A few days ago, a good friend of mine wrote a post about her own experiences with Generalized Anxiety Disorder, not for attention, but to help others. It took a lot of courage for her to write her post.
I’m writing this post for two reasons. One, if I stop hiding this like it’s a “dirty little secret”, my friends will know I have a problem. I’ll have to admit I have this problem every day and I’ll have to do something about it. Two, there may be someone else out there who needs help. I might be able to help someone else with this post.
I didn’t used to do this to myself. I used to throw things. I don’t know when or why this changed. Trust me, I’d rather be a thrower; it’s less shameful and comes with less stigma. I never understood why people cut on themselves until last month. I always thought cutters were either suicidal or attention hounds. Quite the opposite.
Cutters don’t cut out of self-hatred. They aren’t seeking attention. They aren’t trying to kill themselves. They’re trying to ease the pain inside. If anything, they’re ashamed of what they’ve done afterwards and they want to hide it from everyone.
So what drives one to cut on one’s self? I’m no professional. I can’t fully answer that question. I’ve only just started cutting and can only give my perspective.
Cutters tend to keep their emotions bottled up inside. I know I’m not the best at communication, but I am a great listener. There are just times when it feels like I have so much emotion bottled up, I’m about to overflow. I’m sure I have people to talk to, but I don’t know where to begin or how. If I open my mouth it will just come out as an unintelligible scream. So I just keep everything inside so I can appear somewhat functional in society.
Just like a pressure cooker, you have to let off steam sometime. This happened last month. I was pacing my house like a lioness trying to get away from the thoughts in my head. My inner critic just wouldn’t shut up that day. I couldn’t stop crying. My heart was racing. Before I knew it, I was in the kitchen with a knife in my hand. I had this detached feeling as I watched the blade on my arm, but the crying stopped. The emotional pain stopped. I calmed down.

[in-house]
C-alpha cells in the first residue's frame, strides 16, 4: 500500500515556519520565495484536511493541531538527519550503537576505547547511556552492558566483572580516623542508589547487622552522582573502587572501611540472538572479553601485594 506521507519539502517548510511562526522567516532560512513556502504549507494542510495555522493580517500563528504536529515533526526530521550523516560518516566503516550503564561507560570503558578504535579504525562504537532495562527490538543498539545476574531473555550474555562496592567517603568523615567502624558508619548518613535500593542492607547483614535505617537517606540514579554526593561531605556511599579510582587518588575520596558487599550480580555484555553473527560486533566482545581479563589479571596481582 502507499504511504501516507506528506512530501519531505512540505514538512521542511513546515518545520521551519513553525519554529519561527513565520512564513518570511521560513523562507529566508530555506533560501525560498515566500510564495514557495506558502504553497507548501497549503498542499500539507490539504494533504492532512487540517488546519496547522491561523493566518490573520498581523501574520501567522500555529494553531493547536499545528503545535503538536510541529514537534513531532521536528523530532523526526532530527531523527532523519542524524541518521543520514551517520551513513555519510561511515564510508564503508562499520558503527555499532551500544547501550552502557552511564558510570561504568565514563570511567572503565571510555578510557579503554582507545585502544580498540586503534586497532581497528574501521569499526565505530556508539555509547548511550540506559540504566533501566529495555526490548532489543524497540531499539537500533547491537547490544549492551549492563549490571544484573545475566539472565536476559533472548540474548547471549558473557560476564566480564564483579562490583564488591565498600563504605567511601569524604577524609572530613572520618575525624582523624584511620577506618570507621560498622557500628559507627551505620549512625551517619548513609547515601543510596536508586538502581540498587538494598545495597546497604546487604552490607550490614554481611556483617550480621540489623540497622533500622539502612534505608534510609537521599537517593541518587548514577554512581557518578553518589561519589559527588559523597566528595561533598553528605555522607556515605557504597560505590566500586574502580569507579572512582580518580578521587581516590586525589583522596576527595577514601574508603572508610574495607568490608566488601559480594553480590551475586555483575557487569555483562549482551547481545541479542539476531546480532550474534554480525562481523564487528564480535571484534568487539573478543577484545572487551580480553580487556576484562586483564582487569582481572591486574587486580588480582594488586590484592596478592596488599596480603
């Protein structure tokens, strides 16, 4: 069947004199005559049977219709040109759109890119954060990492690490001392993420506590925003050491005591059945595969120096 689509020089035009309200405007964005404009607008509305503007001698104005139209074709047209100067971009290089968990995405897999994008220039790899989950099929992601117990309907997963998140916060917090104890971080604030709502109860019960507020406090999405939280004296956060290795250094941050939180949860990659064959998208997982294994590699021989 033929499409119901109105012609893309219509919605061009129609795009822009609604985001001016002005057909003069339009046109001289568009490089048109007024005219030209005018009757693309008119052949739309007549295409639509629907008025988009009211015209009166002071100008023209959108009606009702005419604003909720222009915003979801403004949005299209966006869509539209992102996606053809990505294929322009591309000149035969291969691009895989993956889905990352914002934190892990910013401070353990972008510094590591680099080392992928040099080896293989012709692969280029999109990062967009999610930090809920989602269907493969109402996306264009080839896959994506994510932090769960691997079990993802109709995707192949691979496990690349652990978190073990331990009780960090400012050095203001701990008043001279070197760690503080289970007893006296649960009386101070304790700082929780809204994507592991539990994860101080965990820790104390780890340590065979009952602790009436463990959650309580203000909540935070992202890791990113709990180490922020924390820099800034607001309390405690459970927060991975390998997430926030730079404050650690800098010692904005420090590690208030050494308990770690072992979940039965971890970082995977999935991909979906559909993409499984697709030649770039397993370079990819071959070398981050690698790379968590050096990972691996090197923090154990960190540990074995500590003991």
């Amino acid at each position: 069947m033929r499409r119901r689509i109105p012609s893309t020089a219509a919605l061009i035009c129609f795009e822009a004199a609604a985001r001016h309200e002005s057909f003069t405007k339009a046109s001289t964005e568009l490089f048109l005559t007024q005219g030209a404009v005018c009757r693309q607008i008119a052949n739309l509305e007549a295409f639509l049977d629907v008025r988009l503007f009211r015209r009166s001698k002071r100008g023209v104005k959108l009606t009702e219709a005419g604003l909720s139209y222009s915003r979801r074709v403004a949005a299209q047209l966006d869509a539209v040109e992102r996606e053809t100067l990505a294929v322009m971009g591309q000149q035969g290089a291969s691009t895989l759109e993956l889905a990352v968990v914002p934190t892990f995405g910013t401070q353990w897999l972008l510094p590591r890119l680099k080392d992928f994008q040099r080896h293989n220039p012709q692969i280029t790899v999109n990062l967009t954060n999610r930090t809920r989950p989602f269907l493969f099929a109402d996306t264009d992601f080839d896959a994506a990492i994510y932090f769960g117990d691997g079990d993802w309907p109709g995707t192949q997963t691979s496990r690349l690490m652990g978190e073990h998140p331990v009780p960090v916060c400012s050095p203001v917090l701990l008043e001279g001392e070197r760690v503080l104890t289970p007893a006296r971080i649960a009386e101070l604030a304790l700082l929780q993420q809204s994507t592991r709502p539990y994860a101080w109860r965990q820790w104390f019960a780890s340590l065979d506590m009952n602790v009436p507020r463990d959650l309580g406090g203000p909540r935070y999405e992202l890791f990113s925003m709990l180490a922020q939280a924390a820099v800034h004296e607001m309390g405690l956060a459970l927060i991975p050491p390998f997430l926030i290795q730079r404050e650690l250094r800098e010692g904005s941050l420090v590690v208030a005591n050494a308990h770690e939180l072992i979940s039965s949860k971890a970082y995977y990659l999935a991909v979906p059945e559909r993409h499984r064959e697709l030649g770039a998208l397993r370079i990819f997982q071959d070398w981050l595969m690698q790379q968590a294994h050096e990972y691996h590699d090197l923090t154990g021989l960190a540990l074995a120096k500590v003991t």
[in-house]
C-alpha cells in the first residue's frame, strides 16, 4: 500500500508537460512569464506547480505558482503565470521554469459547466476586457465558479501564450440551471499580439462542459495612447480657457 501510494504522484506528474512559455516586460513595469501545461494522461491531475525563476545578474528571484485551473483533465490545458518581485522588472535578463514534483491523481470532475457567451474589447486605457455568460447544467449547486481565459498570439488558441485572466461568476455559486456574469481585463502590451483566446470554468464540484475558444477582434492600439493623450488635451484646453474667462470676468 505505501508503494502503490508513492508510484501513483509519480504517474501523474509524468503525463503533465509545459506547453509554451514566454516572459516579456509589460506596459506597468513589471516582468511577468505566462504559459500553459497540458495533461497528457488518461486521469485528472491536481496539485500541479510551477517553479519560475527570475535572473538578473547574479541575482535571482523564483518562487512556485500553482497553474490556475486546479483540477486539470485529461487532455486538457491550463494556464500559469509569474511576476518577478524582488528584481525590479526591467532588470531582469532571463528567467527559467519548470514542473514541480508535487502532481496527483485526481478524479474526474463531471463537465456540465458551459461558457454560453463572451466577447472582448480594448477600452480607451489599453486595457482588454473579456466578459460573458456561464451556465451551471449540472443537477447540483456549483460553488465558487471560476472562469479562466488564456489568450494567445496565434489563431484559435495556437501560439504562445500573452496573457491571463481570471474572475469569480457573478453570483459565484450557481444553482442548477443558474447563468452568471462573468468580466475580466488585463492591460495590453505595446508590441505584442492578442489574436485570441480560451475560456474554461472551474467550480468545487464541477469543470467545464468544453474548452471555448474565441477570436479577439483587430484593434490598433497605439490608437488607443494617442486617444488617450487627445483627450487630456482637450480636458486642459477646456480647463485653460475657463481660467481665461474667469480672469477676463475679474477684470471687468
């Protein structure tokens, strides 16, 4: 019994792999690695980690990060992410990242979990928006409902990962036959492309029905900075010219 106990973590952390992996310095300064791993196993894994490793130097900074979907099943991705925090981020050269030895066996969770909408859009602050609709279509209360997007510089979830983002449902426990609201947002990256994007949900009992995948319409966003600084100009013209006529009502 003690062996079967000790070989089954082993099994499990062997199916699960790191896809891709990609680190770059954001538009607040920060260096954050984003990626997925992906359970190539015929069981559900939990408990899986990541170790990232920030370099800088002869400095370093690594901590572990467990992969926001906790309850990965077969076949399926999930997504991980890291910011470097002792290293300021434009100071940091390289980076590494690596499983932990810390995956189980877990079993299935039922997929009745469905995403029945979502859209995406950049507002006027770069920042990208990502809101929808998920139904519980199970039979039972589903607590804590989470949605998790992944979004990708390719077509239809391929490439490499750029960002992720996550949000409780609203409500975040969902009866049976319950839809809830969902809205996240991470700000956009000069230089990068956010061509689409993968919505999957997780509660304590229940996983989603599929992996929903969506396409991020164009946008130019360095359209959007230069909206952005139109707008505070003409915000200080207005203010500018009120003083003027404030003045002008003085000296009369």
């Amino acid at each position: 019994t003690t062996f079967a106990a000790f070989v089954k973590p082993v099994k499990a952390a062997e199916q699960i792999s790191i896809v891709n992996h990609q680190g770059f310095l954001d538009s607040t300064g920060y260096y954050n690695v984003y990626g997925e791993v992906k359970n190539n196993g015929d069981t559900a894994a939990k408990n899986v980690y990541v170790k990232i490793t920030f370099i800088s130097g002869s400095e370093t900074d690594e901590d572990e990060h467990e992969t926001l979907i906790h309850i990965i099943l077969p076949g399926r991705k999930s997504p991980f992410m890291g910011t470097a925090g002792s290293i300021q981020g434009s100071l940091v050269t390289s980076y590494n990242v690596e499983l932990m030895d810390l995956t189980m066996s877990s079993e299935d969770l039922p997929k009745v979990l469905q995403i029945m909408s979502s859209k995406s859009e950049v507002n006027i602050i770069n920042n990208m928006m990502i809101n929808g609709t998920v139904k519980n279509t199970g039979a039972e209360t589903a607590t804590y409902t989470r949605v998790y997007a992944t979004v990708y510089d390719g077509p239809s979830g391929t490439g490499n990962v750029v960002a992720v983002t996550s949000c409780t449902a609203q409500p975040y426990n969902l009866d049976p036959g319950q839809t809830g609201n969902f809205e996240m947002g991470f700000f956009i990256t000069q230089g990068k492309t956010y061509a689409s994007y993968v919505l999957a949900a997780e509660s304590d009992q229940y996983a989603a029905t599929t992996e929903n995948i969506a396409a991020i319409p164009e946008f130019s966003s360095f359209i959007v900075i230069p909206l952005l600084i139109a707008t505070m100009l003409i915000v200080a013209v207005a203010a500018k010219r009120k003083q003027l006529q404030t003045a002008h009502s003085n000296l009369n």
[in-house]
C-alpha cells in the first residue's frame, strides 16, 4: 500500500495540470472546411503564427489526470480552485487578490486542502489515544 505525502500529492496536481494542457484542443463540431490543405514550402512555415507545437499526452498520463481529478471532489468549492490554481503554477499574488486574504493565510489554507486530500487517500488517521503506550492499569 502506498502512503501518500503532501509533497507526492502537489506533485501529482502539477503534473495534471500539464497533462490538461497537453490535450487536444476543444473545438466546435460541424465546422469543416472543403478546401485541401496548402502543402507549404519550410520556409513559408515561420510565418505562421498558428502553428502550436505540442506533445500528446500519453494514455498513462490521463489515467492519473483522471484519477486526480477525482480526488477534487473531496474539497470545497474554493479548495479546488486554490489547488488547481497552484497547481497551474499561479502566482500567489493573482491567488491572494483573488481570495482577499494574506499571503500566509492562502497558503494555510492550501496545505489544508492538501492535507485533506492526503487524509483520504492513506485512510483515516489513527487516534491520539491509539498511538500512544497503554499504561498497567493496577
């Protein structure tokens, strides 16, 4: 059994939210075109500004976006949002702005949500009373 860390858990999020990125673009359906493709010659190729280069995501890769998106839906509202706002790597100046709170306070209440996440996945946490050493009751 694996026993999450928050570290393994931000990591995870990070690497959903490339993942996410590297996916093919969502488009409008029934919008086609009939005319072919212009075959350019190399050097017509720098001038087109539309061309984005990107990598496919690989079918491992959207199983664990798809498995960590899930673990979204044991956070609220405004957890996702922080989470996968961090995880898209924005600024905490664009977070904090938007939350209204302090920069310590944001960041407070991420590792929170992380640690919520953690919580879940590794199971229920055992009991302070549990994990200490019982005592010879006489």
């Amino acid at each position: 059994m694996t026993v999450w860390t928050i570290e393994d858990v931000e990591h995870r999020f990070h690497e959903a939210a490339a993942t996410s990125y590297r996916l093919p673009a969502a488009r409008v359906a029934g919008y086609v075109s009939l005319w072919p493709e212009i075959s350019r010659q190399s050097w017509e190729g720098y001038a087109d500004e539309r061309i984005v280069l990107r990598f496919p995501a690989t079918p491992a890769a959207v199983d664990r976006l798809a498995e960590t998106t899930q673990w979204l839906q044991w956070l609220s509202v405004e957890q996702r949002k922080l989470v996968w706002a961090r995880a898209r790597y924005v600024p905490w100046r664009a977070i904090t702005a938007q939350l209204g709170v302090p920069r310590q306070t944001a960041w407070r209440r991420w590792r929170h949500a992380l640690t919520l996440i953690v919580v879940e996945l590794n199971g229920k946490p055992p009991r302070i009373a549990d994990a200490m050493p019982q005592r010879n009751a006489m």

Then I completely freaked about what I’d done. I knew I’d finally had that nervous breakdown. I was terrified. I wanted to hide it from everyone, especially my family. I was already wondering how I could hide my arm from my husband, but I knew I couldn’t. I had to tell him. He was going to freak; I knew he was going to freak…
He didn’t. He was calm and supportive and loving.
Since that day I’ve cut on myself only one other time. After that second time the urge has gotten much stronger and it’s much more difficult to not cut on myself.
Cutting on yourself is like an addiction.
For that brief moment, you’re detached from the pain inside. Everything is just “somewhere back there” and you don’t have to feel it. Yeah, you have the external pain, but even that isn’t so bad. You have this wash of relief all over you, almost like a rush of endorphins. You begin to crave the feeling of that moment.
I speculate this must be what drug addiction feels like. Thoughts go through your head, like, “Just one cut and I’ll stop.” But you can’t let yourself make that one cut because you know one will just lead to another… and another.
Cutting is just another form of self-harm.
Do you know someone who harms themselves? Probably. Self harm can show up in different forms:
- Interfering with healing of wounds
- Burning one’s self
- Substance Abuse
- Eating Disorders
Discovering someone you know is a cutter, or harms themselves in some other manner, can be a shock. Just remember, these people already judge themselves and deal with shame and fear of rejection on a daily basis. They need your support and understanding.
My name is Duch. It’s been 6 days.